Easter Day Big Wheel Race Set for City Streets

Annual tradition of cheap thrills and spills won't be harassed by SFPD

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    NEWSLETTERS

    Orin Zebest
    Big wheel-riding nuns won't be on the run from the SFPD this year.

    The San Francisco Police Department backed down from threats to crack down on the wicked fun Bring Your Own Big Wheel race held annually on the crookedest streets in the city.

    The event, which started nine years ago on the switchbacks of Lombard Street attracts lots of wacky participants and huge crowds of spectators.

    It was moved to Vermont Street on Potrero Hill (which locals call "the real crookedest street in the world") after complaints that onlookers ravaged the shrubbery along Lombard.

    To address neighbor concerns, the organizers have asked participants not to bring booze, are setting up porta-potties, and even spent a day filling in potholes along the course.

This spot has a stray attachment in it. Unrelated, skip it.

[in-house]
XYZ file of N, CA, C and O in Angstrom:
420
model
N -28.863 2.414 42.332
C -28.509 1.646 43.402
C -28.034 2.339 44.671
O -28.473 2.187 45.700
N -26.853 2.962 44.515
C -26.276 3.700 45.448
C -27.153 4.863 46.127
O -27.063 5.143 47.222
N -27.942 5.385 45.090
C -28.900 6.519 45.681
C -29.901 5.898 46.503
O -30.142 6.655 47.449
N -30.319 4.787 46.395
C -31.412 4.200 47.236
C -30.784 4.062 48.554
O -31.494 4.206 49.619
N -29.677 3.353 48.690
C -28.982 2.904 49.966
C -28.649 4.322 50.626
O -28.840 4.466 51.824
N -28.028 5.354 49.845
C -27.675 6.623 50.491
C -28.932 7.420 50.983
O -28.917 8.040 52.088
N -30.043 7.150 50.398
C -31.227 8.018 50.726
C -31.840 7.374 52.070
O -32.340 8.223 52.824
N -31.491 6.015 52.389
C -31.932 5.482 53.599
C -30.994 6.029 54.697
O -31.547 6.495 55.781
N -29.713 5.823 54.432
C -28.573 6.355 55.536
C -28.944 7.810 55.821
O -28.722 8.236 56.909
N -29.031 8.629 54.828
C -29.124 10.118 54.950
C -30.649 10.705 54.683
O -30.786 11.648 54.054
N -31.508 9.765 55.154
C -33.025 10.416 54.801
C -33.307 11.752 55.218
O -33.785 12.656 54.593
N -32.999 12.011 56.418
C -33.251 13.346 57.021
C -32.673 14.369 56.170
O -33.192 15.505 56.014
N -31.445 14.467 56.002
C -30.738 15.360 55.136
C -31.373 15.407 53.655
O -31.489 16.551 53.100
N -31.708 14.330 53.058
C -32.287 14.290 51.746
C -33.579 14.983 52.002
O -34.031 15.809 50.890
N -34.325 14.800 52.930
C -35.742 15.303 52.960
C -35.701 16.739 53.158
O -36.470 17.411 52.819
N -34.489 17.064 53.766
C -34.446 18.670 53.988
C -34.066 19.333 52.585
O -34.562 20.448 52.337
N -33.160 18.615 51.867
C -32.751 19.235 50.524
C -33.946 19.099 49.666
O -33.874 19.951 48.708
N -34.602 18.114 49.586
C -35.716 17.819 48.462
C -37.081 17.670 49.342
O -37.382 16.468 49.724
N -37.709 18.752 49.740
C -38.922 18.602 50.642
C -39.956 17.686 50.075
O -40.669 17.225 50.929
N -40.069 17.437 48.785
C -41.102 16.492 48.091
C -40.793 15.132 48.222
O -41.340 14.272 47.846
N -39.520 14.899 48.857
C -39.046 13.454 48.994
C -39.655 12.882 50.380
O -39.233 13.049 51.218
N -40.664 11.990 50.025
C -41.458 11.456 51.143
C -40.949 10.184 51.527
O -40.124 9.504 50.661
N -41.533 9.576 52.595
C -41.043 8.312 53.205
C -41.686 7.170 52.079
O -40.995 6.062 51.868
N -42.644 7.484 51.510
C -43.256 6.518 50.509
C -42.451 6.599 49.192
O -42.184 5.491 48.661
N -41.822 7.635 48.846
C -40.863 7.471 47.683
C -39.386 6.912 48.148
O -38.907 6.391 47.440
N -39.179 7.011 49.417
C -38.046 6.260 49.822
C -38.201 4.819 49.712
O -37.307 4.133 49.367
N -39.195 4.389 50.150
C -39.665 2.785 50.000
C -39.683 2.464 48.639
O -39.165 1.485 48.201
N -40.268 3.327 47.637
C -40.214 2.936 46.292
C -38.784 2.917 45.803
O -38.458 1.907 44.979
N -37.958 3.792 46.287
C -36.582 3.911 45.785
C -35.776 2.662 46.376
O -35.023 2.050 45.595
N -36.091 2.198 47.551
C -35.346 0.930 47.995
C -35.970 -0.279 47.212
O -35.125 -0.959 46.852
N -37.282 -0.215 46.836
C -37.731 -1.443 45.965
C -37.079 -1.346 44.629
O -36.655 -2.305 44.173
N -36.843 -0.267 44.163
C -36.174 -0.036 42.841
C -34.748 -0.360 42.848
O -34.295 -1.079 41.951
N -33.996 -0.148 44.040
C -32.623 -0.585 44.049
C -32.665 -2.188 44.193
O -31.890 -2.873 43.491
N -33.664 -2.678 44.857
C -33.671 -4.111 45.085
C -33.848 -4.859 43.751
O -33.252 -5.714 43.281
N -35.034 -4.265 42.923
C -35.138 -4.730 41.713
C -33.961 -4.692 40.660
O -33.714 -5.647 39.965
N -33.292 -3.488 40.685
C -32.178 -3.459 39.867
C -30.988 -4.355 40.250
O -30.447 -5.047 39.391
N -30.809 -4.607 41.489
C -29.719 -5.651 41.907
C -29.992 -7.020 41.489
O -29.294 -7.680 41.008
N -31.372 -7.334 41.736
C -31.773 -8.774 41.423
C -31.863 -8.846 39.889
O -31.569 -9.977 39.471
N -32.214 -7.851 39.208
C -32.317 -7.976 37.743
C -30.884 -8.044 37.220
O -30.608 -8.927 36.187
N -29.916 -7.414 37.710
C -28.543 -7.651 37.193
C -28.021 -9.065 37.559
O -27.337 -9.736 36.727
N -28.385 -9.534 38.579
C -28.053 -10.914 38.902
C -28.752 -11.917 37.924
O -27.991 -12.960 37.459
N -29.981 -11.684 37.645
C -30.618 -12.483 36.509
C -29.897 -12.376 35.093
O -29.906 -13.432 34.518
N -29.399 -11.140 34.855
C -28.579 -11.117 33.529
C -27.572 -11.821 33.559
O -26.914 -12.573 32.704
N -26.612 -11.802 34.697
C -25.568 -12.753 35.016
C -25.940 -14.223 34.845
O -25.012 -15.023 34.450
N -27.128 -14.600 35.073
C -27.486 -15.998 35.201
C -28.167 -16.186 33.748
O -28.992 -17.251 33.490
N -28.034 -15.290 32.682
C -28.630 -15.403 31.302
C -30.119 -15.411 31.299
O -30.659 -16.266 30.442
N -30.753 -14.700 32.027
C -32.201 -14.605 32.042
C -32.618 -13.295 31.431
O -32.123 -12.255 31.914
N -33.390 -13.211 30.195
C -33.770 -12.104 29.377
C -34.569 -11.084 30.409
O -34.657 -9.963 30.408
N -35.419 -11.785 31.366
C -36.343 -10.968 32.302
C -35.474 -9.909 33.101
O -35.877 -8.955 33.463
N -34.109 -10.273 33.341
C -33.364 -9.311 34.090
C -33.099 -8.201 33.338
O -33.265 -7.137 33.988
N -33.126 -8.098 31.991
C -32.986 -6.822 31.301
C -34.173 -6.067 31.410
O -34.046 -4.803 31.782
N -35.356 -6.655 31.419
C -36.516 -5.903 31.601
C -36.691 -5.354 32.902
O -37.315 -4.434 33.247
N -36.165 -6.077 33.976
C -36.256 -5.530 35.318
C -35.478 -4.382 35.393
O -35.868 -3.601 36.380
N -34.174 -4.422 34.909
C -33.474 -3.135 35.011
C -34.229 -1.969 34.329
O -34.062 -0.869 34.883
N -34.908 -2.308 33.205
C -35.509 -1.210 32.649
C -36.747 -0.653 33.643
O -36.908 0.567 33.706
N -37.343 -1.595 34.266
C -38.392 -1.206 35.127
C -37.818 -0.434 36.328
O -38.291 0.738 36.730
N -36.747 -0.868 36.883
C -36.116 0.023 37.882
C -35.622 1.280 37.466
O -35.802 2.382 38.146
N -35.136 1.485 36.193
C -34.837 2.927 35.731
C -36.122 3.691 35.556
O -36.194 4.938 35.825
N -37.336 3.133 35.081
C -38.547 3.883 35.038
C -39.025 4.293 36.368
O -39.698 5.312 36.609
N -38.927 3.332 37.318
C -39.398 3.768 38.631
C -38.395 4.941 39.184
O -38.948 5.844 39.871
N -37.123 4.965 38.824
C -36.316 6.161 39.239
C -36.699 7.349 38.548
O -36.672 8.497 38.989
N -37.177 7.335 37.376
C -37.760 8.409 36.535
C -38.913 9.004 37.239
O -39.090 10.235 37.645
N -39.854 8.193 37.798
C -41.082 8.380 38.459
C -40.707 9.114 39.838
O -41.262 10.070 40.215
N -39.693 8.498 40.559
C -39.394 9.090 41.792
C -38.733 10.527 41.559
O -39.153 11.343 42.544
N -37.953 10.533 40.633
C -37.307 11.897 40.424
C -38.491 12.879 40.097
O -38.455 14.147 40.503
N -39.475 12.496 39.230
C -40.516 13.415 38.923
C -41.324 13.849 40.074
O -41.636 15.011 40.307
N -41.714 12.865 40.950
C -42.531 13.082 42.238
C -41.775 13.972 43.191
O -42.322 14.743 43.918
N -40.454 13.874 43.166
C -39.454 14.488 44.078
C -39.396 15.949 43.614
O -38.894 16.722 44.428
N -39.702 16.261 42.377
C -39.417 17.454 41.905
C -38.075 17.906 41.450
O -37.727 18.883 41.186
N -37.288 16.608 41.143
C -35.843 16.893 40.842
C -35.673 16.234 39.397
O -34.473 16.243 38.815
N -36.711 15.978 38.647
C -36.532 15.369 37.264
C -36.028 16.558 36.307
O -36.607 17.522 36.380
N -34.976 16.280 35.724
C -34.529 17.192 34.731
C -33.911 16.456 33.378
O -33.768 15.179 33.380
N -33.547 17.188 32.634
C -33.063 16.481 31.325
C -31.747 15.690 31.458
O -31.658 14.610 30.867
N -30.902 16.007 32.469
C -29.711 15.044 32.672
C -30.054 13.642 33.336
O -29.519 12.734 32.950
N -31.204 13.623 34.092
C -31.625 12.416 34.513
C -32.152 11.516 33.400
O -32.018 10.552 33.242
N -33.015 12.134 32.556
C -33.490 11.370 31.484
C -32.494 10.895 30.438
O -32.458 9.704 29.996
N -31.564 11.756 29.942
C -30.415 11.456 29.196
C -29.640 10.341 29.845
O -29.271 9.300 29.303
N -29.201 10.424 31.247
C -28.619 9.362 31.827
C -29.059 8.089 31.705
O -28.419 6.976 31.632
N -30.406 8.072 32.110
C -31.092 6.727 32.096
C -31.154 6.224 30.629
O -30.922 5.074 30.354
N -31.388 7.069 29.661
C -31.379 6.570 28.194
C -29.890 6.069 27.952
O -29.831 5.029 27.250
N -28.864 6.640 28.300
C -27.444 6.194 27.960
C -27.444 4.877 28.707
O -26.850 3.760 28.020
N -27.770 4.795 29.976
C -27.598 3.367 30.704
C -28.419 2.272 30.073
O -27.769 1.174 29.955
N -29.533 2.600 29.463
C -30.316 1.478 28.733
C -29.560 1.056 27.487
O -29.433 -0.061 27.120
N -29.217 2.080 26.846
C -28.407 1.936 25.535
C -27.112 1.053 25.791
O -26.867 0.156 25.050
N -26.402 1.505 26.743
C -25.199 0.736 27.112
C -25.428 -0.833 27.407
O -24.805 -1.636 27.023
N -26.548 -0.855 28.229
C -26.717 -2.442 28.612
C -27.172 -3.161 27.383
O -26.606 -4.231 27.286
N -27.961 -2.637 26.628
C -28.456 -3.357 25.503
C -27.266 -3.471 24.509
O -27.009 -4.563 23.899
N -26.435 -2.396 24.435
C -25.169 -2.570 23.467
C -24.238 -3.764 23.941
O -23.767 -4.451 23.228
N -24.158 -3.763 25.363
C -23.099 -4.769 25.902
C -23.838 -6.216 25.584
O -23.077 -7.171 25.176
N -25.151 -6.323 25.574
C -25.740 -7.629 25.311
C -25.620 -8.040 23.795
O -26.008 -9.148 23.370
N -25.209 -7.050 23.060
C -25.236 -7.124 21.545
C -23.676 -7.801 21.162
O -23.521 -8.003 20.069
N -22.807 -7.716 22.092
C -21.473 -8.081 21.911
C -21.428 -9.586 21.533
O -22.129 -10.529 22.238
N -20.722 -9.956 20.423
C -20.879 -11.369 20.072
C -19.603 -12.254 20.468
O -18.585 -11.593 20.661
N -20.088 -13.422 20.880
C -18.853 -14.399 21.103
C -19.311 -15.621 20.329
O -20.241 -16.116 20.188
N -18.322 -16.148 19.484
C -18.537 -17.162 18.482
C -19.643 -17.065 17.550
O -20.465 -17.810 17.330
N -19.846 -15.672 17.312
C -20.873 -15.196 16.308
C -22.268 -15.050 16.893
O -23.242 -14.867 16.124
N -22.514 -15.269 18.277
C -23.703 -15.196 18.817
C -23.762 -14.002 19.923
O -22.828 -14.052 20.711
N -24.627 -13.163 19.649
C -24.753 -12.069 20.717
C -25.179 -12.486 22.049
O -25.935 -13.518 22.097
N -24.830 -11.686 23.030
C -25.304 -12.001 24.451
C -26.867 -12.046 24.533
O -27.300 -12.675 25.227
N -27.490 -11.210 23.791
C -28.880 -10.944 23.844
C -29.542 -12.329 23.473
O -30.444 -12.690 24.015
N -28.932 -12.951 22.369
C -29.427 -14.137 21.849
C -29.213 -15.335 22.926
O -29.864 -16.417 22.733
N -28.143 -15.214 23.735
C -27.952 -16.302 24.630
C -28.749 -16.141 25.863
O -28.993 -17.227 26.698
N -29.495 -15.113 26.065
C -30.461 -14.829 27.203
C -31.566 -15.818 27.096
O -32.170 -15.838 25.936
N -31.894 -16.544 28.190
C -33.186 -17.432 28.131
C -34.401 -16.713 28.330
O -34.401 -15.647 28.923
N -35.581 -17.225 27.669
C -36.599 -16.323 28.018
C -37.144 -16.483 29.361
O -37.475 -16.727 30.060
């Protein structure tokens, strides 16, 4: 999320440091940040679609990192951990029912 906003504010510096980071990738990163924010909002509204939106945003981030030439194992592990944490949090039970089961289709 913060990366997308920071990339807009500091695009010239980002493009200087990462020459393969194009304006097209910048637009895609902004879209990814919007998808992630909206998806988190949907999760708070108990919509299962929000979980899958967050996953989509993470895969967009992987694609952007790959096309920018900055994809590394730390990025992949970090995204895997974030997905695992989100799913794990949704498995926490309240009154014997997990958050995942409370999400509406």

But the SFPD told organizers "We will barricade the street and you won't be able to go two feet anywhere on that block" if a permit wasn't obtained, even threatening to send "tactical teams," presumably in riot gear.

    It's a continuing trend in San Francisco against whimsical gatherings, sometimes called "flash mobs." A Flashdance-themed impromptu dance party was canceled, and the annual Valentine's Day Pillow Fight has come under fire.

    Though a nearly decade-long tradition held on the same day every year like the BYOBW race hardly qualifies as a "flash mob."

    Organizers complain that the cost for permits and a police presence would mean corporate sponsors would have to be involved to keep it free for participants.

    However, working with the Mayor's office, the event will go on as planned without police intervention -- but they will have to get a permit for the tenth anniversary next year.  If you want to go, bring your own big wheel and meet at 4 p.m. at Vermont and 20th in Potero Hill.

    Photo by Orin Zebest.

    Jackson West thought he remembered something from civics class on a the constitutional right to freedom of assembly.